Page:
Thursday, May 29, 2014

The Ascension of Christ

Enjoy the summary of the biblical teaching about the ascension of Christ in the Heidelberg Catechism:

46. What do you understand by the words “He ascended into heaven?”
That Christ, in the sight of His disciples, was taken up from the earth into heaven,1 and continues there in our behalf 2 until He shall come again to judge the living and the dead.3
1 Mt 26:64; Lk 24:50-51; Acts 1:9-11; 2 Rom 8:34; Eph 4:10; Heb 4:14, 7:23-25, 9:11, 24; 3 Mt 24:30; Acts 1:11, 3:20-21
47. But is not Christ with us even unto the end of the world,1 as He has promised?
Christ is true man and true God. According to His human nature He is now not on earth,2 but according to His Godhead, majesty, grace, and Spirit, He is at no time absent from us.3
1 Mt 28:20; 2 Mt 26:11; Jn 16:28, 17:11; Acts 3:19-21; Heb 8:4; 3Mt 28:18-20; Jn 14:16-19, 16:13; Eph 4:8; Heb 8:4
48. But are not, in this way, the two natures in Christ separated from one another, if the manhood is not wherever the Godhead is?
Not at all, for since the Godhead is incomprehensible and everywhere present,1 it must follow that it is indeed beyond the bounds of the manhood which it has assumed, but is yet nonetheless in the same also, and remains personally united to it.2
1 Jer 23:23-24; Acts 7:48-49; 2 Mt 28:6; Jn 1:14, 48, 3:13, 11:15; Col 2:9
49. What benefit do we receive from Christ’s ascension into heaven?
First, that He is our Advocate in the presence of His Father in heaven.1 Second, that we have our flesh in heaven as a sure pledge, that He as the Head, will also take us, His members, up to Himself.2 Third, that He sends us His Spirit as an earnest,3 by whose power we seek those things which are above, where Christ sits at the right hand of God, and not things on the earth.4
1 Rom 8:34; 1 Jn 2:1; 2 Jn 14:2, 17:24, 20:17; Eph 2:4-6; 3 Jn 14:16; Acts 2:33; 2 Cor 1:21-22, 5:5; 4 Jn 14:3; Col 3:1-4; Heb 9:24

Monday, May 26, 2014

The Counsel of the Ungodly: Thomas Hardy & Horace Moule

As a teen the great English novelist Thomas Hardy was friendly with the Moule family and their seven impressive sons.  Mr Moule was vicar at Fordington, his son Charles became president of Corpus Christi in Cambridge, Handley became Lord Bishop of Durham, and two others went to China as missionaries.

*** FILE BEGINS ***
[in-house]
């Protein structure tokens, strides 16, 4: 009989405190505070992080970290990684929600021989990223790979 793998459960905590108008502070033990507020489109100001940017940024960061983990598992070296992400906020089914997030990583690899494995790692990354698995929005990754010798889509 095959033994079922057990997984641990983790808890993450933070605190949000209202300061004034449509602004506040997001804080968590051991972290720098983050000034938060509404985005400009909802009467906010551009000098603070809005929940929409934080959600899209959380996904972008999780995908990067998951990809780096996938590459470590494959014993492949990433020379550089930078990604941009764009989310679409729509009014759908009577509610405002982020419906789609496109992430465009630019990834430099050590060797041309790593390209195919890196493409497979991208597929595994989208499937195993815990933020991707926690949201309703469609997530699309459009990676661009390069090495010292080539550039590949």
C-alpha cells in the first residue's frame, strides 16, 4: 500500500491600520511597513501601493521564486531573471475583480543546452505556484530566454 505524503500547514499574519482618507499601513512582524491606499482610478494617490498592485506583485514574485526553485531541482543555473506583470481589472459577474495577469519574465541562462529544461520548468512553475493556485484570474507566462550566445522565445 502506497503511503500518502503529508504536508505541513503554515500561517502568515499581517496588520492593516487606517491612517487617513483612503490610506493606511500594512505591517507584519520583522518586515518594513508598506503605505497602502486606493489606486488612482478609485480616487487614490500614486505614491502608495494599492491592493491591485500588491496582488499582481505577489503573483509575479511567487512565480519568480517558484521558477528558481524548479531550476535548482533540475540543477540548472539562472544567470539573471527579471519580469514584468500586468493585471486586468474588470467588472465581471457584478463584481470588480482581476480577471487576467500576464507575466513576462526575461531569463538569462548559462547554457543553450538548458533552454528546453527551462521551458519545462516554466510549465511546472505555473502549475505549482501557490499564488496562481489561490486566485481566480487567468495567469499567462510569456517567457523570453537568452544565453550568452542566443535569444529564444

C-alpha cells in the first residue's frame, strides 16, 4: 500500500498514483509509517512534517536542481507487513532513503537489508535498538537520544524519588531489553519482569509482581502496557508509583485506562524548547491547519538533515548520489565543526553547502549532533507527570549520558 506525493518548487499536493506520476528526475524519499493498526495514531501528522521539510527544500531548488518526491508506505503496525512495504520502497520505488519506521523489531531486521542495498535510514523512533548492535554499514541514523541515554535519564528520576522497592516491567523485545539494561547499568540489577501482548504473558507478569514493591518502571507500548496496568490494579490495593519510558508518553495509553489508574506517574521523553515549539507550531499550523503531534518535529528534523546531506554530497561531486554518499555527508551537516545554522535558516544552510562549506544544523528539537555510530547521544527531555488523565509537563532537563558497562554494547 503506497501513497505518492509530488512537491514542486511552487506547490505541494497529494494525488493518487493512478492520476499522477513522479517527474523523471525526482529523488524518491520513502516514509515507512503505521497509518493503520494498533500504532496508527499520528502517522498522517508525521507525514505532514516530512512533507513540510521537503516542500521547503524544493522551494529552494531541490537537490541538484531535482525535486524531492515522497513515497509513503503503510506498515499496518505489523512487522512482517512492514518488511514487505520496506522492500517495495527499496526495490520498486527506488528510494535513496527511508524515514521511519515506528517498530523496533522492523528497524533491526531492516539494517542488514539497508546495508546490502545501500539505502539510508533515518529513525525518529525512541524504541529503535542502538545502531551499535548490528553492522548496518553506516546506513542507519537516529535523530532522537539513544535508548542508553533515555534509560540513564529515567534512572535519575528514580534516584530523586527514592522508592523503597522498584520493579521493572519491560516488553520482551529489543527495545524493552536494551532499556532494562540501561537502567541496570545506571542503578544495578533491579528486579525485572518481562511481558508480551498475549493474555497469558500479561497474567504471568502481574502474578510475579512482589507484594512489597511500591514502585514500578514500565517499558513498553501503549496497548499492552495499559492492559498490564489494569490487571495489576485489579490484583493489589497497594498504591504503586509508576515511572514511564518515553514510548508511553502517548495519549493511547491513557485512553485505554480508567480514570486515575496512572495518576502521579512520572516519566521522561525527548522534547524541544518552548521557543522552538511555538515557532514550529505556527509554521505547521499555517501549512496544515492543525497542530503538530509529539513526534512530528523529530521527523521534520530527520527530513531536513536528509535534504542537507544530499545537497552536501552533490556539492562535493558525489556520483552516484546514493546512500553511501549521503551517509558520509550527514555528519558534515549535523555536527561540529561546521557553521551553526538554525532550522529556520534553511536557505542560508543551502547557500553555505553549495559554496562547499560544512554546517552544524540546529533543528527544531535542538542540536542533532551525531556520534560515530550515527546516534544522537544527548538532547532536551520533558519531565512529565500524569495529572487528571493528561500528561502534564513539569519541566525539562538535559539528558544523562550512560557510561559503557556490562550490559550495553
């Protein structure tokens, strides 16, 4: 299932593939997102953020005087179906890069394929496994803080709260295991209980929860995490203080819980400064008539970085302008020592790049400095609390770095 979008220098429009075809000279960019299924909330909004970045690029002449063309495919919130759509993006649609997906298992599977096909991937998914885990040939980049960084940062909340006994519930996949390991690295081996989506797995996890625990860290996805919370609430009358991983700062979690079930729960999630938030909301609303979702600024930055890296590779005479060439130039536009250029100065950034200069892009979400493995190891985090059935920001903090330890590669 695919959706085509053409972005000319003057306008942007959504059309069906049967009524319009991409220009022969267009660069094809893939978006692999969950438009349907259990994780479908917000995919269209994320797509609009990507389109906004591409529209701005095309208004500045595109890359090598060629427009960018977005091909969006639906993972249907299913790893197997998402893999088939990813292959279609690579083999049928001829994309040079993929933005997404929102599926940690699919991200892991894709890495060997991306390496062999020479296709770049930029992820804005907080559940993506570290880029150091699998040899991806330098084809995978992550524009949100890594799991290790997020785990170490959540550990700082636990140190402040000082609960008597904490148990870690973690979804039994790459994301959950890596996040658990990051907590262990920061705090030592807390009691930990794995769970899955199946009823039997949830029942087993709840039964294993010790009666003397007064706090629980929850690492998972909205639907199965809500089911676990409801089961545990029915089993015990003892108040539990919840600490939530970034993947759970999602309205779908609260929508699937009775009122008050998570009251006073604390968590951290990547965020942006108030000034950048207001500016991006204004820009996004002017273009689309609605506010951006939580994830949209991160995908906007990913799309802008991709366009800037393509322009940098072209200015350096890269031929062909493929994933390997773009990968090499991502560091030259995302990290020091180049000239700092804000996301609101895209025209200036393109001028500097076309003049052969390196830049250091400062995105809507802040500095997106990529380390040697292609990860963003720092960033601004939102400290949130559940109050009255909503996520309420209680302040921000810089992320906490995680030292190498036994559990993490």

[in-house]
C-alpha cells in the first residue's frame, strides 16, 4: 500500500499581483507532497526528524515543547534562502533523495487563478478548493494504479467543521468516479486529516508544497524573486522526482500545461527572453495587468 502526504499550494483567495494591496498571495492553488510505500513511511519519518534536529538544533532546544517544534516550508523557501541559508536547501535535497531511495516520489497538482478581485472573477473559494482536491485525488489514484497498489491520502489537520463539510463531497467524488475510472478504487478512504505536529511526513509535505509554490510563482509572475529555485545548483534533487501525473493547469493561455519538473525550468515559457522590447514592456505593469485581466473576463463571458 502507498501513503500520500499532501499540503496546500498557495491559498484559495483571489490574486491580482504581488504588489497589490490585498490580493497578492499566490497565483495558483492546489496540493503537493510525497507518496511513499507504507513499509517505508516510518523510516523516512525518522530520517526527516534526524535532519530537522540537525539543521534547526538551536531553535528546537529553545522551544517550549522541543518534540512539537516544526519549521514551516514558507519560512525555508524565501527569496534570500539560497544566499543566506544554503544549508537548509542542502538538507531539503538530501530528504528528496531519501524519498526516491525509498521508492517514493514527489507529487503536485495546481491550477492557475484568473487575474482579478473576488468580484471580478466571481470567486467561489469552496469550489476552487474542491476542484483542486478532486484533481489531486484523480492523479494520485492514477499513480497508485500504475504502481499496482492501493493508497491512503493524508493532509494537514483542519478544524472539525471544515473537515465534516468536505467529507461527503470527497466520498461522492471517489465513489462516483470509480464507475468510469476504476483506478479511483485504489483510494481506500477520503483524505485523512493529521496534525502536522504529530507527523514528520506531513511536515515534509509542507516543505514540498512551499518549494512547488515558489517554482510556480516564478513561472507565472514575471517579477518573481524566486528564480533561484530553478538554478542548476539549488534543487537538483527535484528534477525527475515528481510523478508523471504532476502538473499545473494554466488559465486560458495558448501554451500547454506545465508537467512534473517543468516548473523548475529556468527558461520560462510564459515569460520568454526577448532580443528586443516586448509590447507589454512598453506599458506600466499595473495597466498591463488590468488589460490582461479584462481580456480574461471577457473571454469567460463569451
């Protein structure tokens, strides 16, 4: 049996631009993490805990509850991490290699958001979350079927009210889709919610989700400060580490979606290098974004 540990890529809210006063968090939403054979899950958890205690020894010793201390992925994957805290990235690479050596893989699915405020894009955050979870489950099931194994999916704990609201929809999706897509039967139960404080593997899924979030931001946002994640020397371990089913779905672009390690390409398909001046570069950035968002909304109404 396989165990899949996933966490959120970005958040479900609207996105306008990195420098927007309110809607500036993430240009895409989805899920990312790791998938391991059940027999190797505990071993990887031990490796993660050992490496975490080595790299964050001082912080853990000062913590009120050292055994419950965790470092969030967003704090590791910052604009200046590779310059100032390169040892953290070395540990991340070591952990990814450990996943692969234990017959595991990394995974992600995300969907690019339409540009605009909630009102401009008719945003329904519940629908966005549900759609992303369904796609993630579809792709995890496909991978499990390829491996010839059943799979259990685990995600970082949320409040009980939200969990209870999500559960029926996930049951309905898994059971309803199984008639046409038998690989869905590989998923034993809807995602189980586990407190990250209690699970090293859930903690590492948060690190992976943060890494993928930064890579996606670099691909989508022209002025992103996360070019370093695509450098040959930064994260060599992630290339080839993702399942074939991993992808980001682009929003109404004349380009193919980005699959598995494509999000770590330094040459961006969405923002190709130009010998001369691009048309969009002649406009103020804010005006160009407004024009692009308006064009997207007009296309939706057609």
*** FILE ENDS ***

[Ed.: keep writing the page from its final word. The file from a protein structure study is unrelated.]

Thomas Hardy was a year older than Handley Moule but became close friends with Horace Moule, eight years Hardy's senior.  Horace became 'Tom's special friend', he was 'the charmer, handsome and gifted' but also 'a tender-hearted son to his mother, writing to her almost every year on the anniversary of the death of the baby brother who had died before he was two'.

Horace had studied at Oxford and Cambridge but failed to gain a degree from either university.  Hardy's biographer, Claire Tomalin, describes the changes in Horace's thinking that put him at odds with his upbringing:
Horace introduced Hardy to the newest and cleverest of the weekly magazines, the Saturday Review, London based naturally, in which social issues were discussed and religion treated with small respect.  He bought himself books on geology and science that alarmed his father, because they cast doubt on accepted religious ideas, and handed them on to Hardy.
Horace's upbringing had been more robustly Christian than Tom's, but, making his way in metropolitan literary journalism, he could not miss the spread of scepticism, and he was too quick and intelligent to ignore it.
Tomalin also notes the impact of all this on the young Hardy:
Tom's situation was different and easier.  Christianity was something he had taken for granted as part of the fabric of everyday life, and Christian theory was never discussed in the family.  He read the Bible, he knew all the church services and most of the psalms by heart; indeed, the year was a sequence of church festivals quite as much as it was a sequence of the natural seasons for him.
And he remained a fully practising Christian into the 1860s, but his mind was on the move, and with Horace he began to see that there were questions to be asked and lines of thought to be followed that eroded the old faith.  As their friendship ripened, they read the notorious Essays and Reviews of 1860, religious pieces that offended the orthodox by their attacks on doctrine and by their textual criticism of the Bible.